Bug 24673 - pump -d still updates resolv.conf
pump -d still updates resolv.conf
Status: CLOSED WONTFIX
Product: Red Hat Linux
Classification: Retired
Component: pump (Show other bugs)
7.1
i386 Linux
medium Severity medium
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Assigned To: Elliot Lee
David Lawrence
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Depends On:
Blocks:
  Show dependency treegraph
 
Reported: 2001-01-22 23:36 EST by Wade Minter
Modified: 2007-04-18 12:30 EDT (History)
1 user (show)

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Fixed In Version:
Doc Type: Bug Fix
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Clone Of:
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Last Closed: 2001-07-16 09:30:34 EDT
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RHEL 7.3 requirements from Atomic Host:
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Description Wade Minter 2001-01-22 23:36:27 EST
Running beta2 via cable modem (RoadRunner).

According to the manpage, running pump with the -d option should not update
the DNS information in resolv.conf.  Checking pump upon a reboot gives me:

/sbin/pump -d -i eth0

But the /etc/resolv.conf has changed to the default for a RoadRunner lease,
instead of the changes that I made.
Comment 1 Glen Foster 2001-01-23 12:44:03 EST
This defect is considered MUST-FIX for Florence Release-Candidate #1
Comment 2 Erik Troan 2001-02-01 18:56:51 EST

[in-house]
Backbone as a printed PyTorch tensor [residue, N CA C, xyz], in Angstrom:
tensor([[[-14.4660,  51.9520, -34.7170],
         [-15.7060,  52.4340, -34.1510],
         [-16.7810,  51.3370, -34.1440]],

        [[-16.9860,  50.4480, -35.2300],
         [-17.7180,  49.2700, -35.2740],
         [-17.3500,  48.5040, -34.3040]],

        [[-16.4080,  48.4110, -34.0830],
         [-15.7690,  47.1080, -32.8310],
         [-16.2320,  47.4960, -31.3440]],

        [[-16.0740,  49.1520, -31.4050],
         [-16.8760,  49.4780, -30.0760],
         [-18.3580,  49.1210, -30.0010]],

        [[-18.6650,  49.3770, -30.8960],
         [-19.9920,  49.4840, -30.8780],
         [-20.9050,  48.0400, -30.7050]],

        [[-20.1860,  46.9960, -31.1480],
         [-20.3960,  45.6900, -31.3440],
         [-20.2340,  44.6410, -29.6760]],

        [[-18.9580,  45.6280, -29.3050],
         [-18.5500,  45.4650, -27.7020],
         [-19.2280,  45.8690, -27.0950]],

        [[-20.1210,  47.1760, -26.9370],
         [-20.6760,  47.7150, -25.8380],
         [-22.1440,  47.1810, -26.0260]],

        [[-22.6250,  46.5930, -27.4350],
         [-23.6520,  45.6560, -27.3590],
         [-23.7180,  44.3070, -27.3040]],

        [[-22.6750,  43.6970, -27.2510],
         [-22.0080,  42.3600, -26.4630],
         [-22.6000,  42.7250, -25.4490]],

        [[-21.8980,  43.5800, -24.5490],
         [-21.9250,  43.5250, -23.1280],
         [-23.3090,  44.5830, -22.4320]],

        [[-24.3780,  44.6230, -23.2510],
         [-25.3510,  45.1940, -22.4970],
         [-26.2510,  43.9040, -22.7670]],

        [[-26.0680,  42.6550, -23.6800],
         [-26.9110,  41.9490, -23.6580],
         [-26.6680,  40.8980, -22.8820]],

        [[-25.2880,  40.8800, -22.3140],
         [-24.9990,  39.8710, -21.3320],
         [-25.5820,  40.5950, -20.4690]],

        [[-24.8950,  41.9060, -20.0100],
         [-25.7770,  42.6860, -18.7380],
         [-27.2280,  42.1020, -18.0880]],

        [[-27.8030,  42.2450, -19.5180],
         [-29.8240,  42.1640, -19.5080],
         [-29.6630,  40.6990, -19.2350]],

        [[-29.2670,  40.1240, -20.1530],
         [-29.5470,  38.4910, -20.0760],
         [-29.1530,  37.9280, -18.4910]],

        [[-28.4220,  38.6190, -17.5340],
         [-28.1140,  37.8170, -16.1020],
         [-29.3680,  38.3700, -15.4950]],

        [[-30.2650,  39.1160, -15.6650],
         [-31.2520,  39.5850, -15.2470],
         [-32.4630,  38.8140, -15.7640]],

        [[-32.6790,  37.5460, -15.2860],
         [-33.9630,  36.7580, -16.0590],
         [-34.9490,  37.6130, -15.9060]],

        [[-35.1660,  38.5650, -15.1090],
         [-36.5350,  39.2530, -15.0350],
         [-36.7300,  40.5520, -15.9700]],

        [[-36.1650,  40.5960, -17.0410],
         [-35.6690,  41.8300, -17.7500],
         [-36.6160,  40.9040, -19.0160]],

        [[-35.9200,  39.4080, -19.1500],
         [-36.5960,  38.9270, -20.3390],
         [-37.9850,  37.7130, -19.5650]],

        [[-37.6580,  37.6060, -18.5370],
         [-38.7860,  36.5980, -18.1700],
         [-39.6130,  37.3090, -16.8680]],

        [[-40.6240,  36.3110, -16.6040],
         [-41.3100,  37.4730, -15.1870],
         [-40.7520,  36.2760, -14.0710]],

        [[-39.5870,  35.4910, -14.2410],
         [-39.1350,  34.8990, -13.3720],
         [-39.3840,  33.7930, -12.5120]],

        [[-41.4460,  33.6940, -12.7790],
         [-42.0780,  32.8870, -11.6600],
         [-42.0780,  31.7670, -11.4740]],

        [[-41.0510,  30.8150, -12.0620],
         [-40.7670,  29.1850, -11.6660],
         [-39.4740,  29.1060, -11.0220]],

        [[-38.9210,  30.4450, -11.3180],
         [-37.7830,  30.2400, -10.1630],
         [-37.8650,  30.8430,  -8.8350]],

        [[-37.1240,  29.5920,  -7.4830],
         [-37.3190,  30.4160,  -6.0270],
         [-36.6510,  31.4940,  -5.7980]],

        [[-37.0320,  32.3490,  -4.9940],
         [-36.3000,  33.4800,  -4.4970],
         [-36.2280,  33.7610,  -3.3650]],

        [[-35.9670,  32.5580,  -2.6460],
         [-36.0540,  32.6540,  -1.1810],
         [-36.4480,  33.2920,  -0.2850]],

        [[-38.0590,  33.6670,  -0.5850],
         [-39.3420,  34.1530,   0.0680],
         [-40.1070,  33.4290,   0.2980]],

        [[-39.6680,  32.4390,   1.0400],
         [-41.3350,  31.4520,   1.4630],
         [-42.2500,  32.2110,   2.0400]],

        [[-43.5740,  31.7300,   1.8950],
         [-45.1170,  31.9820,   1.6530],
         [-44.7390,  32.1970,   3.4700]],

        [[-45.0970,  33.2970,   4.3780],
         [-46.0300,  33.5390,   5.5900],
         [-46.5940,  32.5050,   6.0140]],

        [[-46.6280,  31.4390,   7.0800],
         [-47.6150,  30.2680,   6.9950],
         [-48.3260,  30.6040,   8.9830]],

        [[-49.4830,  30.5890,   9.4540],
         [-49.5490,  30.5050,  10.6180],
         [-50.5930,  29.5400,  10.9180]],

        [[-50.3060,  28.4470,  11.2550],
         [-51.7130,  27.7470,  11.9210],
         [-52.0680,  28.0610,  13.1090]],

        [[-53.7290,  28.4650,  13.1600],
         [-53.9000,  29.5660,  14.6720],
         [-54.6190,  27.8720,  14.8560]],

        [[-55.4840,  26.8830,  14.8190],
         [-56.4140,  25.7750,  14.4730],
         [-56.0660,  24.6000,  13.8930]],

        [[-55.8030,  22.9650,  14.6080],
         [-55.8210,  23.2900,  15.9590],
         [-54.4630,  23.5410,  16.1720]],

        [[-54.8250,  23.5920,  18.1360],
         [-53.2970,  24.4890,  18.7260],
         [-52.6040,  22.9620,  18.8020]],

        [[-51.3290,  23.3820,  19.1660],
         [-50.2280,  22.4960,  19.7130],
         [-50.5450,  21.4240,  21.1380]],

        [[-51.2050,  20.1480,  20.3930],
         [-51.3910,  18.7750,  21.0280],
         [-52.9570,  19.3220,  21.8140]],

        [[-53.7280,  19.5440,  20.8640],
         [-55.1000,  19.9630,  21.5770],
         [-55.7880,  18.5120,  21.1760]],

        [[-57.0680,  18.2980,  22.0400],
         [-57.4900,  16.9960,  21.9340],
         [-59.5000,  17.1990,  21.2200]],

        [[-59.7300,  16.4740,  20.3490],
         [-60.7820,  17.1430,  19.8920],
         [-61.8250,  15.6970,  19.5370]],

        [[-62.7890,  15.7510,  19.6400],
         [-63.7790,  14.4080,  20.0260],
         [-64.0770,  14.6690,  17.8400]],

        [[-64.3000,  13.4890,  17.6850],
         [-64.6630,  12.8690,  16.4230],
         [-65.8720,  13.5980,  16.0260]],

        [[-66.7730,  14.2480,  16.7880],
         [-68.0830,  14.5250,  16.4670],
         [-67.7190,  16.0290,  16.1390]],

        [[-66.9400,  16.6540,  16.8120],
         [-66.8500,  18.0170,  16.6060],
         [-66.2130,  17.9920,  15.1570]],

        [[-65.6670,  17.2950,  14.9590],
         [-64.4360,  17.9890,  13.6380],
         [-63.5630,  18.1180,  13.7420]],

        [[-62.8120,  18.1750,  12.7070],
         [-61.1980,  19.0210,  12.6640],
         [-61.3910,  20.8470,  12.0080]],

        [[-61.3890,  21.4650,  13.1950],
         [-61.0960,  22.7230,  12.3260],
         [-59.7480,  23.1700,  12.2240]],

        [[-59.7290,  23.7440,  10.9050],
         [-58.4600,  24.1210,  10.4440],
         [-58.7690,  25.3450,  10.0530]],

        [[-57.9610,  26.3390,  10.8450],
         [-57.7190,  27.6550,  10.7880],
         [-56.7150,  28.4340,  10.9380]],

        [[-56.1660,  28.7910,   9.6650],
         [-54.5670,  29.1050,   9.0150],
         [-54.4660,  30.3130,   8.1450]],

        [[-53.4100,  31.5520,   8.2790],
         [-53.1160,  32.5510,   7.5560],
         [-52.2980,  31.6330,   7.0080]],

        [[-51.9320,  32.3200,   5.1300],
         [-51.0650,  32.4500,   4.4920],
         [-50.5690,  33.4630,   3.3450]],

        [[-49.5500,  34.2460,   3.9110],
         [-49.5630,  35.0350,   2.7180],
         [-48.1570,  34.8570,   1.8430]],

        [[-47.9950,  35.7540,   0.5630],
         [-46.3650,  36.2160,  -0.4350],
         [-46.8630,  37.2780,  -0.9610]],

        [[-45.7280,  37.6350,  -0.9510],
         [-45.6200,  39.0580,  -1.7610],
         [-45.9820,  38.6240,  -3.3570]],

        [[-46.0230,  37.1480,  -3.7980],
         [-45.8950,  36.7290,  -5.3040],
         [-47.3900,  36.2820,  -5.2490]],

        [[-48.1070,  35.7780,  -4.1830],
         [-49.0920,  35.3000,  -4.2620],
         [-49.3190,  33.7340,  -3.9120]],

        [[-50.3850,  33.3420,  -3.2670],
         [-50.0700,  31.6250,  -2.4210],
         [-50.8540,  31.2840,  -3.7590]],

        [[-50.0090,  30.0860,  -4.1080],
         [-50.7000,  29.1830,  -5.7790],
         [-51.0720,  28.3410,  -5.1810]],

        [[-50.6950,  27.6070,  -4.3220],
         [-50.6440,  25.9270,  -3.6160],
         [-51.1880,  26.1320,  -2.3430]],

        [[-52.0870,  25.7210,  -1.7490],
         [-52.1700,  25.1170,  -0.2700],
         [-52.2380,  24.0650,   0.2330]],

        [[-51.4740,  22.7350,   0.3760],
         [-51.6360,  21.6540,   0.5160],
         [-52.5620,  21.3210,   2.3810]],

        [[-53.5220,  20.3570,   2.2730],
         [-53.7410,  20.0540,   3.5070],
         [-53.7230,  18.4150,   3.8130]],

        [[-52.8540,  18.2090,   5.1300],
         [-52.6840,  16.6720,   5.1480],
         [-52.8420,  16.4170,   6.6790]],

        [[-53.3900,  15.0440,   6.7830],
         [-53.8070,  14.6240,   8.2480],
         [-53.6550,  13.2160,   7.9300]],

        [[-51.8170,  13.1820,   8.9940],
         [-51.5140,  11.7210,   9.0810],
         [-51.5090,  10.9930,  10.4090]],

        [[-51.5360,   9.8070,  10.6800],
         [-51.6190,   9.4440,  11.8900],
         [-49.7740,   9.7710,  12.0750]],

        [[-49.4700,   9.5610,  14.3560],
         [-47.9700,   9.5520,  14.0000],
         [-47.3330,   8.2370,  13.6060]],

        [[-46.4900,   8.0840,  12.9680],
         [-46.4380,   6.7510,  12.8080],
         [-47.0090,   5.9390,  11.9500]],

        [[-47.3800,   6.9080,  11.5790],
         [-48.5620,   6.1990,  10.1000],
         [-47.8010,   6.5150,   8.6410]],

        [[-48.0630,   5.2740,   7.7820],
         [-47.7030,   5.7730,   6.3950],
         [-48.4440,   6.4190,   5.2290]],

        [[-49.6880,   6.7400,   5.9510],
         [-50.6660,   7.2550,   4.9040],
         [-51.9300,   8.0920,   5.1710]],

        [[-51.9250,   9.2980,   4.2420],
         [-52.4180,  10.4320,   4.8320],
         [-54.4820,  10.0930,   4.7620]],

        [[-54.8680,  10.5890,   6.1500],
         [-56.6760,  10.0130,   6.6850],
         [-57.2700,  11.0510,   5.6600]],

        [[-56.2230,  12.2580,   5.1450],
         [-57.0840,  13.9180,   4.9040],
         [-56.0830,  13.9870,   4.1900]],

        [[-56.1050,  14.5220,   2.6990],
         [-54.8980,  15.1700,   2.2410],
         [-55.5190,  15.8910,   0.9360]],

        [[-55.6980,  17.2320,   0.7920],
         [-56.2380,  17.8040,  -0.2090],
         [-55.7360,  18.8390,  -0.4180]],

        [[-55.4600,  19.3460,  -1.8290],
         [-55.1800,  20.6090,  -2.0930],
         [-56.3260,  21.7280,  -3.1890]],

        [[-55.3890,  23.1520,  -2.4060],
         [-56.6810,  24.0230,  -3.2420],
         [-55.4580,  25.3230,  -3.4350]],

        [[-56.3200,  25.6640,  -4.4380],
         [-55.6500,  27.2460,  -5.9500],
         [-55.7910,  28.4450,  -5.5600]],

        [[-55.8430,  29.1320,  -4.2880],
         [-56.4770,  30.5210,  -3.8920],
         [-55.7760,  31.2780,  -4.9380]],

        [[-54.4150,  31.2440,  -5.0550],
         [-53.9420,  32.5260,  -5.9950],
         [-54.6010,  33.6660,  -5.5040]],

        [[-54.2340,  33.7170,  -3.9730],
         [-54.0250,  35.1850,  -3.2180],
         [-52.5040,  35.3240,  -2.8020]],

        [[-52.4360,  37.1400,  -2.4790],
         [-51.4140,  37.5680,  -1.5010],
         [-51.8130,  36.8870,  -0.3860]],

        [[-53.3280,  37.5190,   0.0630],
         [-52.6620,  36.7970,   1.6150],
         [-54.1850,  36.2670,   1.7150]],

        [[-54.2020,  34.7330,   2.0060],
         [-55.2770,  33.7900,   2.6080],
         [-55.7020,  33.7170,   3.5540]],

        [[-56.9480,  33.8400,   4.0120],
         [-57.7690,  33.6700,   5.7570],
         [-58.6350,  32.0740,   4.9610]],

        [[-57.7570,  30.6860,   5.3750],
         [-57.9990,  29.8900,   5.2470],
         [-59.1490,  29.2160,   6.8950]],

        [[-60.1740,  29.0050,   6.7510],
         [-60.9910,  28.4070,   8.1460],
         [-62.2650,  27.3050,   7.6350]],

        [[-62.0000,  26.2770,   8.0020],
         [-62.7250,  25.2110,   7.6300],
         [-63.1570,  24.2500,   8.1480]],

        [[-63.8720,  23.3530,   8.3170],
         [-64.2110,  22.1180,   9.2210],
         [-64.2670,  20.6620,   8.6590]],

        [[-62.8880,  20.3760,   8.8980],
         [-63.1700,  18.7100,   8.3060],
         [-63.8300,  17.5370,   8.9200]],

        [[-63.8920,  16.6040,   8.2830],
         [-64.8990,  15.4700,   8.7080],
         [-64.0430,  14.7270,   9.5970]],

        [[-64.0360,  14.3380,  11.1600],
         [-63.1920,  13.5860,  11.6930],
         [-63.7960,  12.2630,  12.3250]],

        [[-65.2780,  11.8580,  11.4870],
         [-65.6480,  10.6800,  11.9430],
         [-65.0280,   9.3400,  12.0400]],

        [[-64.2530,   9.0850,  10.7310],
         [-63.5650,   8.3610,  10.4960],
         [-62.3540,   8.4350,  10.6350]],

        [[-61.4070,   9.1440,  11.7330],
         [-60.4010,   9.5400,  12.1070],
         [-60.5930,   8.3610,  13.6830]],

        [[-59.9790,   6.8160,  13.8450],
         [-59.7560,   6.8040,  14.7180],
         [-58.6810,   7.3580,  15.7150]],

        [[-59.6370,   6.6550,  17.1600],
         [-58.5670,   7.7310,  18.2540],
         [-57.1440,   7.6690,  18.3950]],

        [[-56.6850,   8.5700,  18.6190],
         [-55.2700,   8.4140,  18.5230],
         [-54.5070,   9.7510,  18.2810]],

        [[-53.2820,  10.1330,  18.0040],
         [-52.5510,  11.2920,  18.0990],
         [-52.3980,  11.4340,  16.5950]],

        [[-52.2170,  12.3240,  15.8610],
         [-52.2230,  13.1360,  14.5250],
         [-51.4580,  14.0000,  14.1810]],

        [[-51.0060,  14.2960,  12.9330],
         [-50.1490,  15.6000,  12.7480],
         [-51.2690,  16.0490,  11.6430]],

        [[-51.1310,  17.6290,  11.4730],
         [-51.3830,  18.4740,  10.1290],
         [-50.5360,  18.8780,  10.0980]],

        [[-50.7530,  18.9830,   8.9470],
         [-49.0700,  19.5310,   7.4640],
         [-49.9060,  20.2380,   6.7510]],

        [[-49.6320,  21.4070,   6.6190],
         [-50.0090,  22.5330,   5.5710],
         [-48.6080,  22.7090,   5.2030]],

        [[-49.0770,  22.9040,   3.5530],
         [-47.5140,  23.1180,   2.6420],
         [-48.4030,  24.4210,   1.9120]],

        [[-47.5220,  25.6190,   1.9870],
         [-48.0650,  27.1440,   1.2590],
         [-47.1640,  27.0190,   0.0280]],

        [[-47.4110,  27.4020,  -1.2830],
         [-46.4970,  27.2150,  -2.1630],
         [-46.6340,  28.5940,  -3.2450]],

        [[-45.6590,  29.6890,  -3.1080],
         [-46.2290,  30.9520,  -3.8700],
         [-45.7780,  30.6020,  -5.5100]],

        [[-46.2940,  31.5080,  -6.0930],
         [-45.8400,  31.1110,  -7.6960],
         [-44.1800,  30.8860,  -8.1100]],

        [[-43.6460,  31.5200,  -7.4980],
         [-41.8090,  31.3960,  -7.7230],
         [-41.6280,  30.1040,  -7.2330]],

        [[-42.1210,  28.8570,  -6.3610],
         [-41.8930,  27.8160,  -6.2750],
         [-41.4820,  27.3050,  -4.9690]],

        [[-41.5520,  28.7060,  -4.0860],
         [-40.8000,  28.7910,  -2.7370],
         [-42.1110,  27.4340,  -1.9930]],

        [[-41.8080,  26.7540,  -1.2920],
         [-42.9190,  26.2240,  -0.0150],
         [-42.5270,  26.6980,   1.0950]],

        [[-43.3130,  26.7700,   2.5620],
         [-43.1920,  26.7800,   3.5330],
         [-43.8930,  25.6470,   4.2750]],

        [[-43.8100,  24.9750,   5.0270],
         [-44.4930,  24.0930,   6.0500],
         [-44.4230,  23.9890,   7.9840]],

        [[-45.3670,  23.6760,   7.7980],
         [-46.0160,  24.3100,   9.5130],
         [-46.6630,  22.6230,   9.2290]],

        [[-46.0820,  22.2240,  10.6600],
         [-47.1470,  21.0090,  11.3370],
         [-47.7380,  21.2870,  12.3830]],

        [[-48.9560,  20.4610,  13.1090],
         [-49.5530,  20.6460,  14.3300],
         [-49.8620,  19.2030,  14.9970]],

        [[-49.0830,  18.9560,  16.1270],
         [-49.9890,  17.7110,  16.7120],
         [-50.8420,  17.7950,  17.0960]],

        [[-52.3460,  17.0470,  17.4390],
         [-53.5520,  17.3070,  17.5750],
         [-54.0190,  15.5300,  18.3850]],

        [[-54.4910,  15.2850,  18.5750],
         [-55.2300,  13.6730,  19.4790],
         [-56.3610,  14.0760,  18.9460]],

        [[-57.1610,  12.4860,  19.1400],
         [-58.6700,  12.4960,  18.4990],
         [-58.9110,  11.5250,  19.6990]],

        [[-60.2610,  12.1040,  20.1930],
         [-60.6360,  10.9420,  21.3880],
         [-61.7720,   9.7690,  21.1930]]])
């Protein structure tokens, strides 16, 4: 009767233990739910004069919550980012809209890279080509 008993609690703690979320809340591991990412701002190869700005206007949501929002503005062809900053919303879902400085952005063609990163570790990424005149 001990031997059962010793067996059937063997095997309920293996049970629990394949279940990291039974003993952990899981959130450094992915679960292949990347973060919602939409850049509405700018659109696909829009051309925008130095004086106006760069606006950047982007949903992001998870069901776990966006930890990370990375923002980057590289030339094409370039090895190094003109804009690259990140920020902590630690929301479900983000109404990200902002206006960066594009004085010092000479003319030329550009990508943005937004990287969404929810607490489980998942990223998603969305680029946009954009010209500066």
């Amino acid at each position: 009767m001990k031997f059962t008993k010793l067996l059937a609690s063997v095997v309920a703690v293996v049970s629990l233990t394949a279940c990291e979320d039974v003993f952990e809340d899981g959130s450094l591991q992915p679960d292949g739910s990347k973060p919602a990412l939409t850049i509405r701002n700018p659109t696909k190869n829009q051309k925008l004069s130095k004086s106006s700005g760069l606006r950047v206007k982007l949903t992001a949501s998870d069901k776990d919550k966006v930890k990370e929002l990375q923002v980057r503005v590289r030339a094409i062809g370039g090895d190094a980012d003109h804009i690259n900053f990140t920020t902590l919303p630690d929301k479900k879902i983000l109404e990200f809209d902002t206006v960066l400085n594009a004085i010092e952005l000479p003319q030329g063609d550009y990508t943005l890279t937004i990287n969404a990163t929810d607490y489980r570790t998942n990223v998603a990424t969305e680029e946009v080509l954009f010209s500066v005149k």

This works fine for me -- can you let me know exactly what you're seeing, and
how pump is getting run.
Comment 3 David Sainty 2001-02-13 12:16:43 EST
I also just checked pump operation with pump-0.8.7-1. "pump -s -i eth0" on a
system with working interface and valid lease wiped out my /etc/resolv.conf.


Comment 4 David Sainty 2001-02-13 16:30:56 EST
This is very interesting. The problem is that pump runs as a background daemon.
Once it is first started on an interface, it will remain running (by default) as
long as the interface remains up. It does this, so it can do lease renewals, etc.

When pump is first started, it accepts command line parameters, as well as
settings from the pump config file (/etc/pump.conf unless set with -c). If you
enter -d on the command line when you first start pump for an interface, -d
_DOES_ work. It works so well that any subsequent command-line initiated pump's
(e.g. a subsequent "pump -i eth0") will also not touch the resolv.conf file.

The reverse is also true. I start pump without -d as a parameter on an
interface, e.g. eth0. Subsequent "pump -d -i eth0" will cause pump to do its
thing, but the -d option will have no effect.

Summarised, the "overrides" options on the command line only have any effect if
specified for the first pump instance on a given interface. Why? If we specify
-d for example on a subsequent command line, it gets parsed and overrides->flags
is set to 1. When we write to the control socket cont, we do not pass
overrides->flags at all. On the receiving end, in runDaemon, we refer to
overrides->flags, however this is using the overrides that was passed to the
function.

This needs to be cleaned up. Reality doesn't match the man page and command
syntax at the moment.
Comment 5 Erik Troan 2001-02-23 13:23:14 EST
I'll try and do this post-florence
Comment 6 Elliot Lee 2001-08-08 00:29:15 EDT
Given that dhcpcd replaced pump in rawhide, and that the use case seems very 
esoteric, just going to wontfix this. Disagreement welcome.

Apologies for the unresponsiveness of the previous pump packager...

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